Alexis Trott

University of Western Santa Catarina, Brazil

Title: Molecular diagnostics and personalized genomic medicine applied to neurological disorders


Alexis Trott received a Bachelor?s Degree in Biological Sciences and a Master's degree in Genetics and Molecular Biology and a Ph.D. in Biochemistry (Medical Genetics) from the Federal University of Rio Grande do Sul (UFRGS), Brazil. He is currently Research Associate at the Federal University of Santa Maria (UFSM), Brazil". He is currently Professor and Principal Investigator at the University of Western Santa Catarina (UNOESC), Brazil. He has published several papers in high-profile journals such as Cytokine and Clinical Genetics, and currently serves as Scientific Journal Referee to journals, including Molecular Neurobiology, Cytokine, Atherosclerosis and the American Journal of Perinatology, as well as Scientific Referee for several Research Foundations.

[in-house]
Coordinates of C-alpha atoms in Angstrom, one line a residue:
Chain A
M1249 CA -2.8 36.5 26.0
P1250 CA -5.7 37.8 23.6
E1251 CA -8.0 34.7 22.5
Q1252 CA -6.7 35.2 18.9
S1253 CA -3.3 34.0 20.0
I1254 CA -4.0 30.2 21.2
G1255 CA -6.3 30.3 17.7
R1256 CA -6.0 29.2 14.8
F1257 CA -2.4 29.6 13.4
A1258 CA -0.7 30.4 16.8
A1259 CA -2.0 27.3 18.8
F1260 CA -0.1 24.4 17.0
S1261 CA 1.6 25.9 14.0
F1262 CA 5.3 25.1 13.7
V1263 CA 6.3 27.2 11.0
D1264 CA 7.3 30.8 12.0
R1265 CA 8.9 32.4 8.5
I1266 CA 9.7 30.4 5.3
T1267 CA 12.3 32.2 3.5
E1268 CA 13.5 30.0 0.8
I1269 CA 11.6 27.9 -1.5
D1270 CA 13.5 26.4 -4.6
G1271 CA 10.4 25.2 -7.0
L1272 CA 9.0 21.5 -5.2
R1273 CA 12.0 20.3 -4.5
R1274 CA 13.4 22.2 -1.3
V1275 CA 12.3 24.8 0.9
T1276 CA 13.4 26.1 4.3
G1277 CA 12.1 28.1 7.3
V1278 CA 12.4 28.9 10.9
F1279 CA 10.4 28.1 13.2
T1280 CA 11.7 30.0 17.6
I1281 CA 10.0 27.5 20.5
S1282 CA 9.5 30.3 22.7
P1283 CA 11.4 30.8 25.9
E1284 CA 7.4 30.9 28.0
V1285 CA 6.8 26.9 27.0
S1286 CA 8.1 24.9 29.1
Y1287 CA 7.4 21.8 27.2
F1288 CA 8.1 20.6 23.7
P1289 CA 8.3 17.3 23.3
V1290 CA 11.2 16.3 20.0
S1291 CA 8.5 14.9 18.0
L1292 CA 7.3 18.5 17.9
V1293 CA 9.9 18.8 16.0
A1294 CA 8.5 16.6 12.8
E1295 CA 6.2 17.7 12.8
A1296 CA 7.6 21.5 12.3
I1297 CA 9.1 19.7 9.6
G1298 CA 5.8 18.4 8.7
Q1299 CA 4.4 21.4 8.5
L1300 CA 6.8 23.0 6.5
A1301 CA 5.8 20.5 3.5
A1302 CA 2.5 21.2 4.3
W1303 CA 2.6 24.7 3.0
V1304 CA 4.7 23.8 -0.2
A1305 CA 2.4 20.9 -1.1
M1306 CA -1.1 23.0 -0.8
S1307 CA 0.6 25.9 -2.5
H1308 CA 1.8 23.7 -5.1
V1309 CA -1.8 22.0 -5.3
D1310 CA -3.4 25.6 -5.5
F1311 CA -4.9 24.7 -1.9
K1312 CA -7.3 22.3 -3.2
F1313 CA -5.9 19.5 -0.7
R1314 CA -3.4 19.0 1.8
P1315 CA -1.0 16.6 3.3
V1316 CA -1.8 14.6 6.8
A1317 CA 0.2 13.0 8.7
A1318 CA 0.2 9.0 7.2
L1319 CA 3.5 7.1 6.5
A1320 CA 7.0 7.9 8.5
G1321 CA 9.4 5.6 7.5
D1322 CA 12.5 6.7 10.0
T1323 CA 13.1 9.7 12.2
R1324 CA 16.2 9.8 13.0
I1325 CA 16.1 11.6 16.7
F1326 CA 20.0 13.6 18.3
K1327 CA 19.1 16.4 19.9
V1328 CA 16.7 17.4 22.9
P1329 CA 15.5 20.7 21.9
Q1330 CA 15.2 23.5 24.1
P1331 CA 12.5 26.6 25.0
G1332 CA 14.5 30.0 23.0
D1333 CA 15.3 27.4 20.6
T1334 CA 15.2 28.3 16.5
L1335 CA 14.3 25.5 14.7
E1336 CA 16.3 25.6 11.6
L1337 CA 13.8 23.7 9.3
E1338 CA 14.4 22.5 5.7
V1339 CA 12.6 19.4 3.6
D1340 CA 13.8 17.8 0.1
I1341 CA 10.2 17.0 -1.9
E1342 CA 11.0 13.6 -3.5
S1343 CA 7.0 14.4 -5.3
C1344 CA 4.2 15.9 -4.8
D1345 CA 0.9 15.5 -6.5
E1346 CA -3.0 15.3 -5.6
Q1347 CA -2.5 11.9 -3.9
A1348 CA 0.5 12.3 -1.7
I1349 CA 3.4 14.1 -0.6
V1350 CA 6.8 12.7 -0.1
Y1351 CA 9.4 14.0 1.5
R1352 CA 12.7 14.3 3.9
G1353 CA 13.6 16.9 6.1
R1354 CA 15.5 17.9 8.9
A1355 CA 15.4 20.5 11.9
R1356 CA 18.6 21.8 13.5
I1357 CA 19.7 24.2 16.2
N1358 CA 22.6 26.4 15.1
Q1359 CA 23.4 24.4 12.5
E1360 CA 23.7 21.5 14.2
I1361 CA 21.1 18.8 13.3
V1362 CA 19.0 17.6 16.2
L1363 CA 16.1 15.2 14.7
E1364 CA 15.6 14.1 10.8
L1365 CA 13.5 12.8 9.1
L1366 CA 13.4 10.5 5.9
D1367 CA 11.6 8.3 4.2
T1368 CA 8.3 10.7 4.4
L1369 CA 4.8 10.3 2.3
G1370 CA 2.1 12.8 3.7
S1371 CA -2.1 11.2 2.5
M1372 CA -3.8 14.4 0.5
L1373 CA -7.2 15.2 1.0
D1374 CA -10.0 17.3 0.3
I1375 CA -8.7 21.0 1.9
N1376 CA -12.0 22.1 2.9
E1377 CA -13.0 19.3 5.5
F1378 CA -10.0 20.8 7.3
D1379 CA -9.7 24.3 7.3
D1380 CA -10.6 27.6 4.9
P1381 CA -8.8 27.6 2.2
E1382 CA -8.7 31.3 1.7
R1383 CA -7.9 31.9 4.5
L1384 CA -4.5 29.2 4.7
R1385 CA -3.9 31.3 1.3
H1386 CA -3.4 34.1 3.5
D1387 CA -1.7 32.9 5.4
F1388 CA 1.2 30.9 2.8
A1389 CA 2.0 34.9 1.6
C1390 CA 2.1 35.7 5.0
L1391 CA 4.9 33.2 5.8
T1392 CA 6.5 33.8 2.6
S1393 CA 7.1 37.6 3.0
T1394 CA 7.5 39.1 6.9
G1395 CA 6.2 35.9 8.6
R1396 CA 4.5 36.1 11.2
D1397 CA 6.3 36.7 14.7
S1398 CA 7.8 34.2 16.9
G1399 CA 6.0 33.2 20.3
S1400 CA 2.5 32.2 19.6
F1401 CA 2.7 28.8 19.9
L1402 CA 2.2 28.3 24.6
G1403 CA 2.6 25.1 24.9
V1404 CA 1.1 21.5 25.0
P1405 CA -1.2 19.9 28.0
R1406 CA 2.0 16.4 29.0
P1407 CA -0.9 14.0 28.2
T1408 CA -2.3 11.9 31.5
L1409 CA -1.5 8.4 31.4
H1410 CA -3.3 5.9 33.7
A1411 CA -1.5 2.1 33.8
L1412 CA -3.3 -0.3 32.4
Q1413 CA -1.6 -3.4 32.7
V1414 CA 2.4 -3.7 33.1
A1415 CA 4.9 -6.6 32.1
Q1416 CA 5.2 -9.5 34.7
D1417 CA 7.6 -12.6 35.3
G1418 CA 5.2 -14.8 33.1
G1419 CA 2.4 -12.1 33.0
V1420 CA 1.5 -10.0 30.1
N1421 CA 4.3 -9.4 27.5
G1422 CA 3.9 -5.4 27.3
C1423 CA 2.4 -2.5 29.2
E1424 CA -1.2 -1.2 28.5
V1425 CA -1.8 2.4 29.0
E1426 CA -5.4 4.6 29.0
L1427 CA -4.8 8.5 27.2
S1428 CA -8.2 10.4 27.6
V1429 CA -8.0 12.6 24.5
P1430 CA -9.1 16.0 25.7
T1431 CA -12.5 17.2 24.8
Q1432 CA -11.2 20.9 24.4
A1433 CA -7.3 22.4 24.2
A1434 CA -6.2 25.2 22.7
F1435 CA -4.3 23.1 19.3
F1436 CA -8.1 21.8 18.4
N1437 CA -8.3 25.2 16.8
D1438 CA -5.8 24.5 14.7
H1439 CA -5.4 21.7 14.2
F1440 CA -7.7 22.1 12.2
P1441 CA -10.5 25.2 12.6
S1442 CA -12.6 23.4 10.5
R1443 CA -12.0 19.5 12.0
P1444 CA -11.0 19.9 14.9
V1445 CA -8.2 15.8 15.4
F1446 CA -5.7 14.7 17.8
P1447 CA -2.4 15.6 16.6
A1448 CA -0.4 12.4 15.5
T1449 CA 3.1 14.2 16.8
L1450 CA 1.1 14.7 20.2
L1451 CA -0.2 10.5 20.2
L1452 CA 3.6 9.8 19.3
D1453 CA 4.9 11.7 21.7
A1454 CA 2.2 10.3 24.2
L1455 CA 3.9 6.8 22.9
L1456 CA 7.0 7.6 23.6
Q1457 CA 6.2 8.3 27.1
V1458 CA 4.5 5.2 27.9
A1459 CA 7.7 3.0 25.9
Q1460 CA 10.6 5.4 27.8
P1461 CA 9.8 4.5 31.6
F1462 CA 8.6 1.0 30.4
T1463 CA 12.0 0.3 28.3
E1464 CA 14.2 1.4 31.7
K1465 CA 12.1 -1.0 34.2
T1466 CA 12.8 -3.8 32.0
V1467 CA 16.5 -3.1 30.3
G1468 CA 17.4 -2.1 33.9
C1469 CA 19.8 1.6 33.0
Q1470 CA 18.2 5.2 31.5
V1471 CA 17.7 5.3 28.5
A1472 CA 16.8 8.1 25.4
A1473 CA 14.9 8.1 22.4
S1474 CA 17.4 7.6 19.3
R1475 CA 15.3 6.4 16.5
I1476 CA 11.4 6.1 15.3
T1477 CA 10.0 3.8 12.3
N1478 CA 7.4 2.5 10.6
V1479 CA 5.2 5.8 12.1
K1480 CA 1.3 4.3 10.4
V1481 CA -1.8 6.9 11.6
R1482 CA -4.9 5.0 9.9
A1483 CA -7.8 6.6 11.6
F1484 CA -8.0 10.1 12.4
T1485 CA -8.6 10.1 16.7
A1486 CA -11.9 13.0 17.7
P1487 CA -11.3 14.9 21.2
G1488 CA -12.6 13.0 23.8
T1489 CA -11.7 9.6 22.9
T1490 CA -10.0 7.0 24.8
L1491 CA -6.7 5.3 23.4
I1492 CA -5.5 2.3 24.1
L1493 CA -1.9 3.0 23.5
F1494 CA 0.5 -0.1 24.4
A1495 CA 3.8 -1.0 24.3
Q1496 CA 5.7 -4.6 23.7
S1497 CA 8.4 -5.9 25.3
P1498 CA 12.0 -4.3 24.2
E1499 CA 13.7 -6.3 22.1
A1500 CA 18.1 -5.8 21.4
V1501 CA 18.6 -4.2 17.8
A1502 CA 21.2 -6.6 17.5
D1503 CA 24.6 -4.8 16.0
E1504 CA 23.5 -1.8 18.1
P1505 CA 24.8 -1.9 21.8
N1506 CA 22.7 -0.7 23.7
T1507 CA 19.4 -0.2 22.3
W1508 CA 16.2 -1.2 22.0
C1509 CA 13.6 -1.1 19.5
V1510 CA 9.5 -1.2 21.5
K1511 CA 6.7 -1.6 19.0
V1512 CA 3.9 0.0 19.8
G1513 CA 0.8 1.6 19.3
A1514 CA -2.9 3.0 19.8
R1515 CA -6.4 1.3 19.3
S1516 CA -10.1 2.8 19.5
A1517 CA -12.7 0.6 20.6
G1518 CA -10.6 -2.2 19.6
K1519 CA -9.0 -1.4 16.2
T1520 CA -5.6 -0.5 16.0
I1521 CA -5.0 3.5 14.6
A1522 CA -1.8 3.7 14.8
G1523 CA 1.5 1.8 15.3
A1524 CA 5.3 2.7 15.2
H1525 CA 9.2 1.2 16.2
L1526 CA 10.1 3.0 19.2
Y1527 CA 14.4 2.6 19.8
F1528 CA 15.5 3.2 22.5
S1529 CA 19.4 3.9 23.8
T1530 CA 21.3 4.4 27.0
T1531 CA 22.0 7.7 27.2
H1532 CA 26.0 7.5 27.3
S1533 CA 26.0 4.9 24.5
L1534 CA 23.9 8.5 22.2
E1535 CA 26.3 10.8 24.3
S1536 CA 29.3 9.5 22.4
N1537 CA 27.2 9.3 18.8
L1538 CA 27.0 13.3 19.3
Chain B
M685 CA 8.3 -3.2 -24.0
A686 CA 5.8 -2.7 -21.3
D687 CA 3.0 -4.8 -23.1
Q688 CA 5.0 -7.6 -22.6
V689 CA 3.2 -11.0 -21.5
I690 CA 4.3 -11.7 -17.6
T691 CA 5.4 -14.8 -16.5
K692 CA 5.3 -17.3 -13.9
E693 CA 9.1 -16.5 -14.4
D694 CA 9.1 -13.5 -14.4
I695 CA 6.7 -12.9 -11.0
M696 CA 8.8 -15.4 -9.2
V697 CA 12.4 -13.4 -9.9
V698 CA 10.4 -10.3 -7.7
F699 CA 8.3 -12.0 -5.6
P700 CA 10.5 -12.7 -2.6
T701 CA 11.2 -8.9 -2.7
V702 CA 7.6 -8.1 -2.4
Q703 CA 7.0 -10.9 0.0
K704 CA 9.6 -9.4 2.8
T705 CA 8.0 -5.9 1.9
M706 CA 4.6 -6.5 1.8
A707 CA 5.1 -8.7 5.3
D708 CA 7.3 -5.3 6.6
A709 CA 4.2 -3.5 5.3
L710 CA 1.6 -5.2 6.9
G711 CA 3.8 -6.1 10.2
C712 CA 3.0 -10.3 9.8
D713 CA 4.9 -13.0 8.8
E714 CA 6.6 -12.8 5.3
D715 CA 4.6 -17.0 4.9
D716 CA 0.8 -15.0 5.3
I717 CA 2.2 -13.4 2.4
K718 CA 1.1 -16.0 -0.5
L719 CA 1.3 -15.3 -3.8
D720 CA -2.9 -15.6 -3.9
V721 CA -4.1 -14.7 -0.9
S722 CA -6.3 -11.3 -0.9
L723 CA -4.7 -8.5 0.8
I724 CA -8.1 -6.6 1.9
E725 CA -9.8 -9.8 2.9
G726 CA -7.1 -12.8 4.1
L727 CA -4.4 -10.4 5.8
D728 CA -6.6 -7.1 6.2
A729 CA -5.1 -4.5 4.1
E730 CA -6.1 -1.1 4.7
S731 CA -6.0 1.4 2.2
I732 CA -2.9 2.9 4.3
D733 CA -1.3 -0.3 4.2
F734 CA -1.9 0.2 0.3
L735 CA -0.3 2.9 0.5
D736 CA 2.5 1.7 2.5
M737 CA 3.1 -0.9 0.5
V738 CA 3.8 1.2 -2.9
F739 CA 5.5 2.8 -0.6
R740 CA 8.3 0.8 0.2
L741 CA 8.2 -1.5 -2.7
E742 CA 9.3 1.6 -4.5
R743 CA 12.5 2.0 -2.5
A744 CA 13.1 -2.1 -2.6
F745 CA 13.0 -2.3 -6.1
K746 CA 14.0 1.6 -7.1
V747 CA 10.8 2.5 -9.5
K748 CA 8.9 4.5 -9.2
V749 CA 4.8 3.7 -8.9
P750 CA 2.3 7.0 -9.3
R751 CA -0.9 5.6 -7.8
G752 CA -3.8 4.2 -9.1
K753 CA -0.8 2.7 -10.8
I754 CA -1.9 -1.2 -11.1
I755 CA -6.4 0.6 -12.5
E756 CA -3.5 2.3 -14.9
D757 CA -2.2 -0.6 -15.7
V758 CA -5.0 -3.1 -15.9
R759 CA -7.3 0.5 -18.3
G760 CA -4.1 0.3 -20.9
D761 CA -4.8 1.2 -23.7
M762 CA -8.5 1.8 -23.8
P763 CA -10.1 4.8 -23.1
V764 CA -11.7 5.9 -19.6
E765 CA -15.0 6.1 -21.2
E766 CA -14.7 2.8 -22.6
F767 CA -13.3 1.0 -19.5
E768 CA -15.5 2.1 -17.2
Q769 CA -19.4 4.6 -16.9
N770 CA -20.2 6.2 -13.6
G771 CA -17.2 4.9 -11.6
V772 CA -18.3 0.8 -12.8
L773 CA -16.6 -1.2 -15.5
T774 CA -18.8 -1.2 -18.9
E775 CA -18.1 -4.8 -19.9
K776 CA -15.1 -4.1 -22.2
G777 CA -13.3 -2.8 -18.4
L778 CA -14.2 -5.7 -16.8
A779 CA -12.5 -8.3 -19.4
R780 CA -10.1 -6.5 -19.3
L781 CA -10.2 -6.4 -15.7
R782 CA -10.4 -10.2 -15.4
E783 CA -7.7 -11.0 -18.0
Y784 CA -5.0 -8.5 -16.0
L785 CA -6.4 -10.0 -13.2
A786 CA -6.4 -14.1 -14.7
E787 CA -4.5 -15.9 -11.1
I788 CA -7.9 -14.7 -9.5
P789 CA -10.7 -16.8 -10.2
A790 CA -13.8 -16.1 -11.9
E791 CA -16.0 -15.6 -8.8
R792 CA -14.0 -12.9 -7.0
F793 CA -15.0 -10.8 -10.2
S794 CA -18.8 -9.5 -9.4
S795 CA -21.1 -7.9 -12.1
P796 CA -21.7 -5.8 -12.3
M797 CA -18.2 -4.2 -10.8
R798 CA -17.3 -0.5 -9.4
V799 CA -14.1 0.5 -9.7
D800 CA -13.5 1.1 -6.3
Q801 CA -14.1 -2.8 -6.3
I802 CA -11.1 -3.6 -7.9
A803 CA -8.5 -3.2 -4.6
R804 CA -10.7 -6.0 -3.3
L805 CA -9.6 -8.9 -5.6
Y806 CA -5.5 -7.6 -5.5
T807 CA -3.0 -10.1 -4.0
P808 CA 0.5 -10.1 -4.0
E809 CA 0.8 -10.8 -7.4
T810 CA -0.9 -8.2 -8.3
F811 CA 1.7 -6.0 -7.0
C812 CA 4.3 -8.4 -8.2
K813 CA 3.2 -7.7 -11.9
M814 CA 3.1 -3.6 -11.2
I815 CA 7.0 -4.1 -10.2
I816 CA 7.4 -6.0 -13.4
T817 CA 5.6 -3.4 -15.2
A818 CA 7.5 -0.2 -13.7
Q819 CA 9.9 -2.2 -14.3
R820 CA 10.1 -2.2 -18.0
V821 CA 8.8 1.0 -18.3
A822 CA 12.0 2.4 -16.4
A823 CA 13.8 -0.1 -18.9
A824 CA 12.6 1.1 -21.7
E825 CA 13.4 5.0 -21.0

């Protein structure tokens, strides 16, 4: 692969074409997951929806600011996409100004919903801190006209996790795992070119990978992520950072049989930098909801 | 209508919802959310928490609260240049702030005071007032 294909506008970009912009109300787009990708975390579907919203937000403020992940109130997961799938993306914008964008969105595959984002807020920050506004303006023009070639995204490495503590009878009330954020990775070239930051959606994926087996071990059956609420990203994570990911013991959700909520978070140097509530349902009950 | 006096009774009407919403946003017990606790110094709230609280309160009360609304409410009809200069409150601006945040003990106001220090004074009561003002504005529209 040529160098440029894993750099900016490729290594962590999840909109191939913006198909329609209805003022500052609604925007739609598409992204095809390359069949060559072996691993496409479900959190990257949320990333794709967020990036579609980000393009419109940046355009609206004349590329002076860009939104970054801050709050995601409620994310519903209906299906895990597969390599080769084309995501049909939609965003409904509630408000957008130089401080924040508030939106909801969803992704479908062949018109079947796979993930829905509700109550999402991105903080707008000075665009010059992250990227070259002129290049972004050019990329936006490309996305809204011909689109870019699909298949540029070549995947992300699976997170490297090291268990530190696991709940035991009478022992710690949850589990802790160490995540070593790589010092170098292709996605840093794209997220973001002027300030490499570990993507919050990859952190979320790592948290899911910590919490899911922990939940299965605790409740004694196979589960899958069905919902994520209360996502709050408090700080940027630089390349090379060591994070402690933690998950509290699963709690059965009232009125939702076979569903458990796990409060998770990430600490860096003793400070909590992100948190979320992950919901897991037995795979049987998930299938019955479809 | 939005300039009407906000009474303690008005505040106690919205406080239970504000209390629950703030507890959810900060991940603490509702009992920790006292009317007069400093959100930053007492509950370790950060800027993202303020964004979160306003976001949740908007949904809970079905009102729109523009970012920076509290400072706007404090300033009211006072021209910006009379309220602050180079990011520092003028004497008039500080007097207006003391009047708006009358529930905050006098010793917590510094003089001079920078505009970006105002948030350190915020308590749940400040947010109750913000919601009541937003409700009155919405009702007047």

The efficiency of molecular tests provides some accurate diagnoses for patients and is essential in the process of treatment and genetic counseling, and is very important for Personalized Genomic Medicine. The early and accurate diagnosis of a particular disease can improve quality of life of many patients, mainly with neurological morbidities. Our studies involve two investigative lines, including (1) the molecular diagnosis of genetic neurodegenerative diseases; (2) the role of single nucleotide polymorphisms (SNPs) in increasing the risk of neuropsychiatric diseases that affect human health, lifespan and longevity. From our genetic studies, we have detected many affected patients with autosomal dominant spinocerebellar ataxias (SCAs), a complex group of neurodegenerative diseases that share a similar molecular mechanism involving expansion of CAG repeats (dynamic mutations). Over the generations, the symptoms can start early with more severe progression, depending on the size of the CAG repeats, a phenomenon called anticipation. In addition, we have developed a non-invasive early prenatal fetal gender determination, which is important in cases with risk of transmission of X-linked diseases. Our tests involve analysis of DYS14 gene and RhD diagnosis by rapid low-cost cell-free DNA extraction with conventional and multiplex PCR that are simple, fast, inexpensive, and highly sensitive techniques. Currently, we are also performing investigations involving some SNPs related to the serotonin signaling pathway that is considered a major modulator of primate higher-order executive tasks. Serotonergic signaling is altered in many psychiatric disorders such as schizophrenia, depression and addiction. Previous investigations, including from our research team, found association between SNPs occurring in the 5-HT2a receptor as T102C polymorphism and smoking habit, alcoholism, food behavior, short lifespan and longevity. In the future, results from these studies may help us detect subjects susceptible to neuropsychiatric disorders and also to develop safer and more efficient pharmacological treatments (pharmacogenetics). Therefore, molecular methods to the diagnosis of diseases can be used as effective and low-invasive tools in the prediction, prevention and therapeutic care to many neurological diseases.

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